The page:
Be good managers. Be thoughtful about the competing demands lawyers have with their personal and professional lives and be deliberate and creative in crafting ways to help them balance those demands. Lawyers are wives, mothers, fathers, caretakers, artists, musicians and often just plain tired. Consider policies recognizing alternative work schedules that permit reduced hours and compensation. Assure that associates on an alternative work schedule can still be on track to membership in the firm, resulting in the firm being able to retain and recruit outstanding associates and members who might otherwise leave, torn by their choices. Provide sick-child day care, a mother's room for nursing mothers, meals for lawyers working late or to take home to the starving hordes. Support diverse affinity groups that focus on mentoring, mutual support and programming, primarily in the area of business development.
Law firms cannot afford to write-off a significant portion of their human capital and remain competitive in the 21st century. It is costly, it is foolish, and it is bad business on every level. Retention of women in the private practice of law is attainable, but will require change. Let's do it.
1. American Bar Association, "First Year and Total J.D. Enrollment by Gender 1947-2005" (2008).
2. The National Association for Law Placement, "Law Firm Diversity Demographics Slow to Change " Minority Women Remain Particularly Scarce in Law Firm Partnership Ranks." Oct. 10, 2008, Revised Dec. 10, 2008, www.nalp.org.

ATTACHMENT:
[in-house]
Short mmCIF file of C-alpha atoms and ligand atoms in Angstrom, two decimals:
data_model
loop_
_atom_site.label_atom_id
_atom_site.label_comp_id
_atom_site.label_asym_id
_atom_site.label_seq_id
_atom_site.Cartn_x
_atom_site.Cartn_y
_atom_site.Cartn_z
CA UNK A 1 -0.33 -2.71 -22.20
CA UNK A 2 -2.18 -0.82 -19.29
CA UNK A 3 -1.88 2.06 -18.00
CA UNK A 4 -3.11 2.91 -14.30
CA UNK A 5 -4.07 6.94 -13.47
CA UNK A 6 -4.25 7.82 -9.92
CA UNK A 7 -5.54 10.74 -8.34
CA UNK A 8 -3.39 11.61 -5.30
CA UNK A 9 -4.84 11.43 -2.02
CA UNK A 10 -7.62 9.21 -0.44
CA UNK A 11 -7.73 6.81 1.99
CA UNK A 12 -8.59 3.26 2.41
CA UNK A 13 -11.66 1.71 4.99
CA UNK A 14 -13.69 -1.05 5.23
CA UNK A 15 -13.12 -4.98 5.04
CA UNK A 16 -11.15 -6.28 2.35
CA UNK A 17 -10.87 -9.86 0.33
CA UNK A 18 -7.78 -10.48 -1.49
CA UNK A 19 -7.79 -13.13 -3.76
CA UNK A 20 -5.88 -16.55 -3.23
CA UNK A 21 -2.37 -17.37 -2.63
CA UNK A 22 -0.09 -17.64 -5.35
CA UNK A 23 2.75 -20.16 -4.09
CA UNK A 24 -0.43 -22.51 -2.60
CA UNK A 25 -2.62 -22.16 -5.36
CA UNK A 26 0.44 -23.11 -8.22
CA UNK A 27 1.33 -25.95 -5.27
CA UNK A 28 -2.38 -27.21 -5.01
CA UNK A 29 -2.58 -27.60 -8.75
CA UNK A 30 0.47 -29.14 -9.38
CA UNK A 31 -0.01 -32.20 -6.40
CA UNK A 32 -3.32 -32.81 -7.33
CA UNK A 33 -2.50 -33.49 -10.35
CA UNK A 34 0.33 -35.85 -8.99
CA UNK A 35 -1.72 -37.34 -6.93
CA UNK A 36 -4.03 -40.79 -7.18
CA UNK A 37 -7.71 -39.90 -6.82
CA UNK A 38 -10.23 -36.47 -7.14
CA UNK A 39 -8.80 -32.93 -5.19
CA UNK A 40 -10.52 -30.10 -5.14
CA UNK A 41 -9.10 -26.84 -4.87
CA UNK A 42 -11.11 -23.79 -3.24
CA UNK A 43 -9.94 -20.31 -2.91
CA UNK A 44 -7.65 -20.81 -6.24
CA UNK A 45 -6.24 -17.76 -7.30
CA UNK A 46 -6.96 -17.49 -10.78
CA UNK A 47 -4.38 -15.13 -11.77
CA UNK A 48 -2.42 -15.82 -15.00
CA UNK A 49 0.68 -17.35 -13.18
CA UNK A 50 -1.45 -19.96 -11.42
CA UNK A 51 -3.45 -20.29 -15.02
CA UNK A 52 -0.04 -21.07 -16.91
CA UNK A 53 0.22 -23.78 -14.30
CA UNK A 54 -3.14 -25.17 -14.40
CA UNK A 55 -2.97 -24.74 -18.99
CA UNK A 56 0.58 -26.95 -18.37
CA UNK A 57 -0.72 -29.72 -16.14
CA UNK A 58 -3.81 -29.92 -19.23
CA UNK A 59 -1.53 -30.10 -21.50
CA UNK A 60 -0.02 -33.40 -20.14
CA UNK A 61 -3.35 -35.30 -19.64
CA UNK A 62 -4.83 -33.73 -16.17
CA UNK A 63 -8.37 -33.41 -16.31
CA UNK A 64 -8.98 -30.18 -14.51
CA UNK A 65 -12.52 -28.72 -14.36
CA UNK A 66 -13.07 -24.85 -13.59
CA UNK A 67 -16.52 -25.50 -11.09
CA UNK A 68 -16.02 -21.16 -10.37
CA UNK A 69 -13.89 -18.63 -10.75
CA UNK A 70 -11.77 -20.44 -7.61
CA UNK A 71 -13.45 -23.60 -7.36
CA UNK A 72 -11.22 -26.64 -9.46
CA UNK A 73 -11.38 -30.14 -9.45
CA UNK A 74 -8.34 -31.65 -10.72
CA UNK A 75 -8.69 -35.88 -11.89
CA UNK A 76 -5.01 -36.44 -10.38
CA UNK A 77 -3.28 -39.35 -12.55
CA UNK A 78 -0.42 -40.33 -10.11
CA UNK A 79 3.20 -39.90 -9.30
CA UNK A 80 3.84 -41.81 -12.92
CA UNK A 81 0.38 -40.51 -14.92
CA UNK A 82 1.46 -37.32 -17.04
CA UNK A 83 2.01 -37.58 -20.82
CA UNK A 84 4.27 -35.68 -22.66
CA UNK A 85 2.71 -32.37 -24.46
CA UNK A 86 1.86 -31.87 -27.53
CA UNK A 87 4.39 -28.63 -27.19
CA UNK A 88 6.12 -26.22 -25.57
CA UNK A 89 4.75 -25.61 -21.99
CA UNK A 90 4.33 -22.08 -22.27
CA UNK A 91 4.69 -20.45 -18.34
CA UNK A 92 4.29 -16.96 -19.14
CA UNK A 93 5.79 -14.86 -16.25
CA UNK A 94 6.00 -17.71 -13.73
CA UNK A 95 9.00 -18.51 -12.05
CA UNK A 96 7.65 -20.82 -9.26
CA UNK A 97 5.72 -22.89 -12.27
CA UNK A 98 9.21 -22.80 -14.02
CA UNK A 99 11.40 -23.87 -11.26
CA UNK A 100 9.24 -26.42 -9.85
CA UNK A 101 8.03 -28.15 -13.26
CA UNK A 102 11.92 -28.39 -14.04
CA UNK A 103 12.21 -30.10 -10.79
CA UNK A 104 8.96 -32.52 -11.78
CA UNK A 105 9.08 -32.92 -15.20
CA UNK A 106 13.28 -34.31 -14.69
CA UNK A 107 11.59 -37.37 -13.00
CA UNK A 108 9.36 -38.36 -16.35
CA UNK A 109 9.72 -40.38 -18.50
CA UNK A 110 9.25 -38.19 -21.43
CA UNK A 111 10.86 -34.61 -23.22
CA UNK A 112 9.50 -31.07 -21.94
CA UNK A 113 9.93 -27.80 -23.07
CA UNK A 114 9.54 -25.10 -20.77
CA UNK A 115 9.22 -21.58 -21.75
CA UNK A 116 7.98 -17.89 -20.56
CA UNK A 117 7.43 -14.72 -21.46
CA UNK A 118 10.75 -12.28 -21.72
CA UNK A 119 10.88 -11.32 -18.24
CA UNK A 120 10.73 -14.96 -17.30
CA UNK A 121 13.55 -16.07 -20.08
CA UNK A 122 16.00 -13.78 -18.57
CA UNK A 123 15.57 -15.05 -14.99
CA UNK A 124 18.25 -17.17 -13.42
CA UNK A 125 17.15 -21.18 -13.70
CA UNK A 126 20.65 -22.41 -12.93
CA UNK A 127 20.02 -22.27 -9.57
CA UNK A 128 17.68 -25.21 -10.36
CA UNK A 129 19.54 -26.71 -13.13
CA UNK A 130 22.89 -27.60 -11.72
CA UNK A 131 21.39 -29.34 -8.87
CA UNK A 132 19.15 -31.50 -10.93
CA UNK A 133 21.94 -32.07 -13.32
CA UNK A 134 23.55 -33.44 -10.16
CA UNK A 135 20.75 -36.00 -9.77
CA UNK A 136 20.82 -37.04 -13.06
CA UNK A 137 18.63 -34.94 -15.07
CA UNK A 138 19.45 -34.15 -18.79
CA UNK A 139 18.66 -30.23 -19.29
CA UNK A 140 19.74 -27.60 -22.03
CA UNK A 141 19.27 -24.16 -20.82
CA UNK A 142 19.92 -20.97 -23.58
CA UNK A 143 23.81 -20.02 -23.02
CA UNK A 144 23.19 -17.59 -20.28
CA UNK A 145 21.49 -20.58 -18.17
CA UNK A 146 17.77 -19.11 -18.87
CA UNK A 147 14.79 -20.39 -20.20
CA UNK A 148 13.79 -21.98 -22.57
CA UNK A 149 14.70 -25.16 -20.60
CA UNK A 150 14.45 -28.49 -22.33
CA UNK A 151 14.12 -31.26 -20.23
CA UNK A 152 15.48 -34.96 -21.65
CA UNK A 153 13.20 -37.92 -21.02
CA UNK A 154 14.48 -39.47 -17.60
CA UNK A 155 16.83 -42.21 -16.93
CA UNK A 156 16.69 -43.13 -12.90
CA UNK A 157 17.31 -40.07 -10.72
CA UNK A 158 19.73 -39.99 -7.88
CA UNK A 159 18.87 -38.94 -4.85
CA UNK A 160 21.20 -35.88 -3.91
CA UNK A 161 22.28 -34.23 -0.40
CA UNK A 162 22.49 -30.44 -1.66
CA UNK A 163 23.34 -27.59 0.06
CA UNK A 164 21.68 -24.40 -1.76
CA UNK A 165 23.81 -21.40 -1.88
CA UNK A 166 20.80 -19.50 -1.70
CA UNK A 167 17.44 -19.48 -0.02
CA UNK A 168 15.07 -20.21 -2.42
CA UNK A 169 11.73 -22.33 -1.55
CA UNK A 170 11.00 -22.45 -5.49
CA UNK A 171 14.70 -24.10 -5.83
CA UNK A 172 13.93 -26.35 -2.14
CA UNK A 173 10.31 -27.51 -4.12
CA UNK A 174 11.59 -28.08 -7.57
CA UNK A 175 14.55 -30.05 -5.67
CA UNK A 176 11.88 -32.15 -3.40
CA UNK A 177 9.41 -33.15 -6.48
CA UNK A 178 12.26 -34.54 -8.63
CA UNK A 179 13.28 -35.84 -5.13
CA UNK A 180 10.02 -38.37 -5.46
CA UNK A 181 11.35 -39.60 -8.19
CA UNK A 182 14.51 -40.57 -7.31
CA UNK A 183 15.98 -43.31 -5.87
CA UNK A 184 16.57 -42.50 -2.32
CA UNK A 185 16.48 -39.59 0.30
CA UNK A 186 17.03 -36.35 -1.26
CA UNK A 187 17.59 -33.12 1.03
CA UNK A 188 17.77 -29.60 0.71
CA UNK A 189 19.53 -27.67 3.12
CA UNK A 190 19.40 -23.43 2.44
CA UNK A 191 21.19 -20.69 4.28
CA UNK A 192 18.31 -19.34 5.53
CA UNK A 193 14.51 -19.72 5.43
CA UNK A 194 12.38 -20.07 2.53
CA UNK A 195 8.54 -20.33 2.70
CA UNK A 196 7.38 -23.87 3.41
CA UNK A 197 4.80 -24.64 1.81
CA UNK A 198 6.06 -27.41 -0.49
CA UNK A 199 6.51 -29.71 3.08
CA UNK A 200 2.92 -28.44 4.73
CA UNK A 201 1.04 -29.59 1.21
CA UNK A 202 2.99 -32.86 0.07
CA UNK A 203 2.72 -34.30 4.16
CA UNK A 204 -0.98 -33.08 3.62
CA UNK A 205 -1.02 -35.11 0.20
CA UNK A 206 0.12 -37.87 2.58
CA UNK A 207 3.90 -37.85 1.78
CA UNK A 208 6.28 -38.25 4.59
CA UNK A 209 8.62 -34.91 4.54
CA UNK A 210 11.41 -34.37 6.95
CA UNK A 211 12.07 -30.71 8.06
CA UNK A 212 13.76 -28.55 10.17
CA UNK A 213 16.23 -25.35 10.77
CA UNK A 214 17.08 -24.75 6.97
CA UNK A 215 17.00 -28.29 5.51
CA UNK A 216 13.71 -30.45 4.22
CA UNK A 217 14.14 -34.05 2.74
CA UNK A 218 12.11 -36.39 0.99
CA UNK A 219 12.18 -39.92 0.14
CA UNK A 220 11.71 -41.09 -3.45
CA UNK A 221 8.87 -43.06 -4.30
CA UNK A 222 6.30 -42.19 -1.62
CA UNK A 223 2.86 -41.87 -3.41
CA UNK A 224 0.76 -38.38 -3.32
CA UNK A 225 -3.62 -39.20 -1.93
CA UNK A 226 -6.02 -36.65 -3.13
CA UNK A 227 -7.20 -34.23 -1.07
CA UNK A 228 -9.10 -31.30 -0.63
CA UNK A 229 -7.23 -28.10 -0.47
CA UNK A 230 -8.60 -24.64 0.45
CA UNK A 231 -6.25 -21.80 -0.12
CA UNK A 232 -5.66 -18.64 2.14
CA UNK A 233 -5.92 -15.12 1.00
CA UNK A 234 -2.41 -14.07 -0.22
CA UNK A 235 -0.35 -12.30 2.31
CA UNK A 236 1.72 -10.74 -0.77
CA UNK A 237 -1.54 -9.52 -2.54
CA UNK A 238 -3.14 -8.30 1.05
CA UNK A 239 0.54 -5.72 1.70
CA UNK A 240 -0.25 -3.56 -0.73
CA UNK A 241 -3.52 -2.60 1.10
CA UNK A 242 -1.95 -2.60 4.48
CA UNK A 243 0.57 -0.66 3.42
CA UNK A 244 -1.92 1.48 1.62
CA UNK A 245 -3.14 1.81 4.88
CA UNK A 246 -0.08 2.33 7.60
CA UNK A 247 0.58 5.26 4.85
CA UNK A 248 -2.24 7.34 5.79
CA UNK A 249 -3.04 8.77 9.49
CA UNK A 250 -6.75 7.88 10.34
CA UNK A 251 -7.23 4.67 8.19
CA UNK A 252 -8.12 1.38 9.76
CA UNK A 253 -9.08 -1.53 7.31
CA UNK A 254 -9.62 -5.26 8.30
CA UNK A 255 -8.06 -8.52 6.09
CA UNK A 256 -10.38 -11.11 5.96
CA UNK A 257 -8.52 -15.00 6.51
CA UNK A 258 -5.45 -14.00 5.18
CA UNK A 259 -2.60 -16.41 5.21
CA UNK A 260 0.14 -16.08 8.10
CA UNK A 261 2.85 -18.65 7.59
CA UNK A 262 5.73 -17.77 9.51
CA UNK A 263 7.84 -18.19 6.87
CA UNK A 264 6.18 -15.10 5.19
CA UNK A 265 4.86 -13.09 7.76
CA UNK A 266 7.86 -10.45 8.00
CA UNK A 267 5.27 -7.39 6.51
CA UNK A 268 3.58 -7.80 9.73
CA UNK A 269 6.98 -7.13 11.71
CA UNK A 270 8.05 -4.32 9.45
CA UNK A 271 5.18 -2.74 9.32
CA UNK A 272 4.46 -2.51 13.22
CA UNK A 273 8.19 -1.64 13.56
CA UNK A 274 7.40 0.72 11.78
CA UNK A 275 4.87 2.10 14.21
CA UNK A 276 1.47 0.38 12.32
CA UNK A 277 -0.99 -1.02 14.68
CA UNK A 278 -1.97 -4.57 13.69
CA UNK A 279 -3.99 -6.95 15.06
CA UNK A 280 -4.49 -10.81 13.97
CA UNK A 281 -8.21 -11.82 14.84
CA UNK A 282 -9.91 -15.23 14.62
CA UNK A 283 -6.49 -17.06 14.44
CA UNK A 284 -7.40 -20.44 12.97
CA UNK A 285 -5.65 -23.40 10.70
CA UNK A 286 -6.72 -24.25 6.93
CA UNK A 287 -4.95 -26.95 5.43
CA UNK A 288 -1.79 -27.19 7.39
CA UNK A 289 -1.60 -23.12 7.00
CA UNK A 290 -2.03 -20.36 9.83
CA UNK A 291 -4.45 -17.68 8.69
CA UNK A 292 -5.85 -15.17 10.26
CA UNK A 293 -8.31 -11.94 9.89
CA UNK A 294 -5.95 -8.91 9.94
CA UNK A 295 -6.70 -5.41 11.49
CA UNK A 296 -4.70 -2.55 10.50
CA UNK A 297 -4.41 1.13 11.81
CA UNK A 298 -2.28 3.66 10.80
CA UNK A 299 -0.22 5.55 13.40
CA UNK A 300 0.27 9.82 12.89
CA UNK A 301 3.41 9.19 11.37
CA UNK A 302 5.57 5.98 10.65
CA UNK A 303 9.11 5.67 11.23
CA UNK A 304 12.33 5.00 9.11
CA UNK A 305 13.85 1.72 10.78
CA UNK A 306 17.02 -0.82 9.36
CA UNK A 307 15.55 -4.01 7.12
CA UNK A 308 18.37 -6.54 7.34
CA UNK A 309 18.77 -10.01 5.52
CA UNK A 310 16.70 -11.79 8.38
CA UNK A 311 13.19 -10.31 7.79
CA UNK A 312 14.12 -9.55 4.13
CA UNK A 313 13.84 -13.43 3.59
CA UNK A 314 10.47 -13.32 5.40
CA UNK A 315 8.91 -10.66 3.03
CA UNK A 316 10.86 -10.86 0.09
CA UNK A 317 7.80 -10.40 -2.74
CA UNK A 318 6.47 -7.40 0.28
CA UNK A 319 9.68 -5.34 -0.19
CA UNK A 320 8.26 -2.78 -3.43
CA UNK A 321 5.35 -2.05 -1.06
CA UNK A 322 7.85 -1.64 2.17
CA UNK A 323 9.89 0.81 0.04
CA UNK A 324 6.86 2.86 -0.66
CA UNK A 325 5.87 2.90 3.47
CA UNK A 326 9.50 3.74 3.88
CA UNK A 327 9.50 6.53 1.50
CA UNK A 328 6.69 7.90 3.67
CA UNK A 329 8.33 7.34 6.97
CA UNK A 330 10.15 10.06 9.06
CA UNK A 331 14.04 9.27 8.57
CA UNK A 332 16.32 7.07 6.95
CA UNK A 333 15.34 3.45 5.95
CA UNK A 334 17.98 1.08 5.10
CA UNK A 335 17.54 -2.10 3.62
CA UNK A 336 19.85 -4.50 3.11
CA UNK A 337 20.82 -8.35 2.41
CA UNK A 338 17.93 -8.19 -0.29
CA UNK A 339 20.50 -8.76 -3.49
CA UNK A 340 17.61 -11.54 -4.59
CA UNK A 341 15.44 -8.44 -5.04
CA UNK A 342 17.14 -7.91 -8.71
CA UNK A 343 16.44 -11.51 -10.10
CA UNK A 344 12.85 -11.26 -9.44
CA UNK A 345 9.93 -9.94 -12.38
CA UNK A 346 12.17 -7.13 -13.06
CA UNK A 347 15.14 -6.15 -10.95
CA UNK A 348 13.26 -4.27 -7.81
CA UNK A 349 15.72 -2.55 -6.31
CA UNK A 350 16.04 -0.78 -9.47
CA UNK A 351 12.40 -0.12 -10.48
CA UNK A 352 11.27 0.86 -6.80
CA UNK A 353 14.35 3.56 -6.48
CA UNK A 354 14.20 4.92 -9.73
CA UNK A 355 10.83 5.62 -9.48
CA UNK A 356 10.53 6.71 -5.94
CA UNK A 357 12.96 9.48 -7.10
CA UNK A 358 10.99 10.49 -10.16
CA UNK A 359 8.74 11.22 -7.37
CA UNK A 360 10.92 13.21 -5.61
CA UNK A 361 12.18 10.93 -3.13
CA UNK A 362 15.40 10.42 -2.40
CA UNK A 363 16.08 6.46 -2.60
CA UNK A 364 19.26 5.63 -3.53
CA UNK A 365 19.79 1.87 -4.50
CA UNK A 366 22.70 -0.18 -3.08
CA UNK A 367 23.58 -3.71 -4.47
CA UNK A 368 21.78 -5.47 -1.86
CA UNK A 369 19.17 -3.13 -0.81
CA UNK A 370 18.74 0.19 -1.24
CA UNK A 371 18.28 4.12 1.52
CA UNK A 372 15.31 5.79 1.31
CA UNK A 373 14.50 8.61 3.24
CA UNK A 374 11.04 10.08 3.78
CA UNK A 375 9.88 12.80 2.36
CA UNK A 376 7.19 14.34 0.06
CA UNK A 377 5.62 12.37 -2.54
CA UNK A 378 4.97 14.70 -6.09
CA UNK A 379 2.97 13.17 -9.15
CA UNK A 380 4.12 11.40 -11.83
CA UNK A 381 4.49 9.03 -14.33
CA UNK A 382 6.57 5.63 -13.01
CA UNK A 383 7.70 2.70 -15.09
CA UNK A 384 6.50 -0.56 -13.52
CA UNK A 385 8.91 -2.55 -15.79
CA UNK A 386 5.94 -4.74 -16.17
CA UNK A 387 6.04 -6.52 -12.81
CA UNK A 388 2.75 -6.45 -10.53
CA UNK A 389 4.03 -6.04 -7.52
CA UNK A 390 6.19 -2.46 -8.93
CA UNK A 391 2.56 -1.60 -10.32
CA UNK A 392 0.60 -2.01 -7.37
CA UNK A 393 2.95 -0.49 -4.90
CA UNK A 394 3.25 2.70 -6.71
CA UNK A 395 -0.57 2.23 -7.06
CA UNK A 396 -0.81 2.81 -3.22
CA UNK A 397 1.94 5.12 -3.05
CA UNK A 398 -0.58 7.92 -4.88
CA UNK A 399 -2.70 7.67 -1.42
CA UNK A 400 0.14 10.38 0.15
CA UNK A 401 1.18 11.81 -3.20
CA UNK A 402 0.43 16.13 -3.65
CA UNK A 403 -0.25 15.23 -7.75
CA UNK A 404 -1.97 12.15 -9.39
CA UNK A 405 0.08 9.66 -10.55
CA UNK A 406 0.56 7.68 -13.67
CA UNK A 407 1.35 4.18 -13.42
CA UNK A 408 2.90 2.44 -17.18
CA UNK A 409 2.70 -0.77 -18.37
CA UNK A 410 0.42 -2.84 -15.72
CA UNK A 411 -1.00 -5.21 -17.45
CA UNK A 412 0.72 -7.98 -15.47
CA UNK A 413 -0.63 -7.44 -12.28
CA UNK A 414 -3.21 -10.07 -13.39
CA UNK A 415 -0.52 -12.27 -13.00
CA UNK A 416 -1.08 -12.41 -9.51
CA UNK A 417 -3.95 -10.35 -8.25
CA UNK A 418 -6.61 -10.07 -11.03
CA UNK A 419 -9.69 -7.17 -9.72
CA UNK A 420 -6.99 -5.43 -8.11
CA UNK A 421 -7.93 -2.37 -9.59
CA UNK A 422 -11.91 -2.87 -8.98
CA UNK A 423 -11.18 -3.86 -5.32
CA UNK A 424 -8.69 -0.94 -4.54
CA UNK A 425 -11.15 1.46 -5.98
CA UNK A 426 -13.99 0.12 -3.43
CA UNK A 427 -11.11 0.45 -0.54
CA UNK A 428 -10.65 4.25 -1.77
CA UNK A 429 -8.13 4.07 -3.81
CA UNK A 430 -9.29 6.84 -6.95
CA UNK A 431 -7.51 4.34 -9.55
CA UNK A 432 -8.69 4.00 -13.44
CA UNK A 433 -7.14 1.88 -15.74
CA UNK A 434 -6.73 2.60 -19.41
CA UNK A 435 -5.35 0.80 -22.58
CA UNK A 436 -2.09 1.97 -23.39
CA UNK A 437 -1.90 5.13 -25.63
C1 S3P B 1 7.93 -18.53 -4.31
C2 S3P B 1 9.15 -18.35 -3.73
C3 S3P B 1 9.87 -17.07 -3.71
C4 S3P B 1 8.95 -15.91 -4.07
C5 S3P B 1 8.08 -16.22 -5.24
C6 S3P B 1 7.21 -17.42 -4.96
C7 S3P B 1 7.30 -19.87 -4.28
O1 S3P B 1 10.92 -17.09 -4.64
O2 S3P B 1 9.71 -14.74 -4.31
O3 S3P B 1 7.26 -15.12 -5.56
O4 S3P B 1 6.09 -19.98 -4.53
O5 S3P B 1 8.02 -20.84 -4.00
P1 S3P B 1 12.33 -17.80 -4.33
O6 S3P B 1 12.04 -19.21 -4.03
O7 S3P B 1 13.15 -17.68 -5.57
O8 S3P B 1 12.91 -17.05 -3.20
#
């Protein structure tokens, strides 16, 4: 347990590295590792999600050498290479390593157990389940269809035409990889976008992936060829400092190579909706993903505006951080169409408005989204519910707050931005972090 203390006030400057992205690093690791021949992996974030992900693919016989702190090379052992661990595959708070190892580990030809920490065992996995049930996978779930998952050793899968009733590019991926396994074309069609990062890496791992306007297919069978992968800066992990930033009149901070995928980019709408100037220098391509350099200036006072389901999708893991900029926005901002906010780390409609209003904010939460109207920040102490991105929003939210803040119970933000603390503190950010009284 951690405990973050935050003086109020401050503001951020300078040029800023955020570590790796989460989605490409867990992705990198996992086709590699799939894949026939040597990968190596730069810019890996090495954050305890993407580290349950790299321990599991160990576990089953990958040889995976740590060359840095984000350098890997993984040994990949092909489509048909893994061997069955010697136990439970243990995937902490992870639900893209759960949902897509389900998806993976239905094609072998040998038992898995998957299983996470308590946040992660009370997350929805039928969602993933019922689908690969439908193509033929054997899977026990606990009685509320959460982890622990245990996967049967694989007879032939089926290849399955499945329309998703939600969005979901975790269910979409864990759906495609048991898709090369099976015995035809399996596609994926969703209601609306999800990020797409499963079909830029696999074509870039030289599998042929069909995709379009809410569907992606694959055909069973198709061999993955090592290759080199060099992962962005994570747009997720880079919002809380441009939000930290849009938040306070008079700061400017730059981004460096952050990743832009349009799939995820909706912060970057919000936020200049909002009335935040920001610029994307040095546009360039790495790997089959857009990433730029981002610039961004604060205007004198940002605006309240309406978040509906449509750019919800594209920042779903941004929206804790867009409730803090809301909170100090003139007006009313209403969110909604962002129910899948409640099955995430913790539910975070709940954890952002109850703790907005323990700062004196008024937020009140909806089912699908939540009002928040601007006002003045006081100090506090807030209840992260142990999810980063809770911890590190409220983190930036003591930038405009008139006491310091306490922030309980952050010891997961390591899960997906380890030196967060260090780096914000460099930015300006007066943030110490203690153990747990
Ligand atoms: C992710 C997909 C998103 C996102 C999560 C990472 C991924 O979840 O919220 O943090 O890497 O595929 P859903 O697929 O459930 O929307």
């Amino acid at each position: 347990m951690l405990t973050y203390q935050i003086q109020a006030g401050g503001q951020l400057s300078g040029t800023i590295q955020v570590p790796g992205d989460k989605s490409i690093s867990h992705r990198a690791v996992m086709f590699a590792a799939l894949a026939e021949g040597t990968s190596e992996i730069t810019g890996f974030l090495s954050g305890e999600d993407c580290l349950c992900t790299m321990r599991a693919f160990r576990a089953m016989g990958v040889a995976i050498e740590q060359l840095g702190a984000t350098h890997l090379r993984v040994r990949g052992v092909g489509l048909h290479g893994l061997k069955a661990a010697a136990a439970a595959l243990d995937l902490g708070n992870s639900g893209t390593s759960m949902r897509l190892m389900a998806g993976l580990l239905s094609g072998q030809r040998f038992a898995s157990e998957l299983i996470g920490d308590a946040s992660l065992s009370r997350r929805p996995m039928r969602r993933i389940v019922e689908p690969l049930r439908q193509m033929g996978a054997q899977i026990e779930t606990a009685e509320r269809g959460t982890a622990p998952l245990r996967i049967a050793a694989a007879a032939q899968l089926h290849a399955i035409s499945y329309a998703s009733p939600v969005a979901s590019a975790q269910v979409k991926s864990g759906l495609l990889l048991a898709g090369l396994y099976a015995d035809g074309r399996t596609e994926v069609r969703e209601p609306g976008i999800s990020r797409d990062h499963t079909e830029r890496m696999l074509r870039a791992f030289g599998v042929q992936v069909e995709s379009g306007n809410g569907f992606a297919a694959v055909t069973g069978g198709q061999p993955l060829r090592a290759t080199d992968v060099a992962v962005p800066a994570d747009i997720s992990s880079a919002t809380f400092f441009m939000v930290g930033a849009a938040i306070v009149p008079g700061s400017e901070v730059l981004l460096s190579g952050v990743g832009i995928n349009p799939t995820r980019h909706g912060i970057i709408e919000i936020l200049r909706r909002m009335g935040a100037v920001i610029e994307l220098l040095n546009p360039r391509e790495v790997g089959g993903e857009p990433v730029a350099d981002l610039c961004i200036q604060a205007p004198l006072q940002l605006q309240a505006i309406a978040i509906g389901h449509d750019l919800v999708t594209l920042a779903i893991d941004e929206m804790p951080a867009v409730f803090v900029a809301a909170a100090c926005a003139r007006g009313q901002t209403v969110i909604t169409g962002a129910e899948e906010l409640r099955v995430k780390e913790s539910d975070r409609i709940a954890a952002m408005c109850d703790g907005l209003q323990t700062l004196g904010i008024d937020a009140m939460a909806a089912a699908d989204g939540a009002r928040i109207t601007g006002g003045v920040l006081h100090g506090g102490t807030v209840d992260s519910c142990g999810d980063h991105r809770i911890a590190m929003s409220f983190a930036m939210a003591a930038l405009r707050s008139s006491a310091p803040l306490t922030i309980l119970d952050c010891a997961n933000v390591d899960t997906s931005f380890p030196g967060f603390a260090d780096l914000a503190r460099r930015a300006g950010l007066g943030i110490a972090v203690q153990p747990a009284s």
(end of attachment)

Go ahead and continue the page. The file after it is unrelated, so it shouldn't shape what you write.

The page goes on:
3. National Association of Women Lawyers ® and The NAWL Foundation, ® "Report of the Third Annual National Survey on Retention and Promotion of Women in Law Firms." November 2008.
5. "On Racial Diversity and Group Decision Making: Identifying Multiple Effects of Racial Composition on Jury Deliberations," Samuel R. Sommers, Journal of Personality and Social Psychology, vol. 90, pp. 597-612, 2006.
KAREN NEAL is a partner at Bass, Berry & Sims. The firm was named as one of the 50 Best Law Firms for Women by Working Mother magazine in 2008, for, among other initiatives, a policy recognizing alternative work schedules permitting reduced hours and compensation, and the firm’s support of a successful Female Mentor Group, which hosts a popular annual “Salute to Women Executives.” Neal is the chair of the firm’s Diversity Committee and past member of the firm’s Executive Committee. She has been listed in The Best Lawyers in America® since 2003, has been named in the Nashville Business Journal’s “Best of the Bar,” and is a fellow of the Nashville Bar Foundation.
CYNTHIA SELLERS is a partner at Bass, Berry & Sims. The firm was named as one of the 50 Best Law Firms for Women by Working Mother magazine in 2008, for, among other initiatives, a policy recognizing alternative work schedules permitting reduced hours and compensation, and the firm’s support of a successful Female Mentor Group, which hosts a popular annual “Salute to Women Executives.” Sellers is the firm’s Business Development and Client Relations partner and is the chair of the Business Development Committee. She is a fellow of the Nashville Bar Foundation and is listed in The Best Lawyers in America®, Chambers USA and the Nashville Business Journal’s “Best of the Bar.”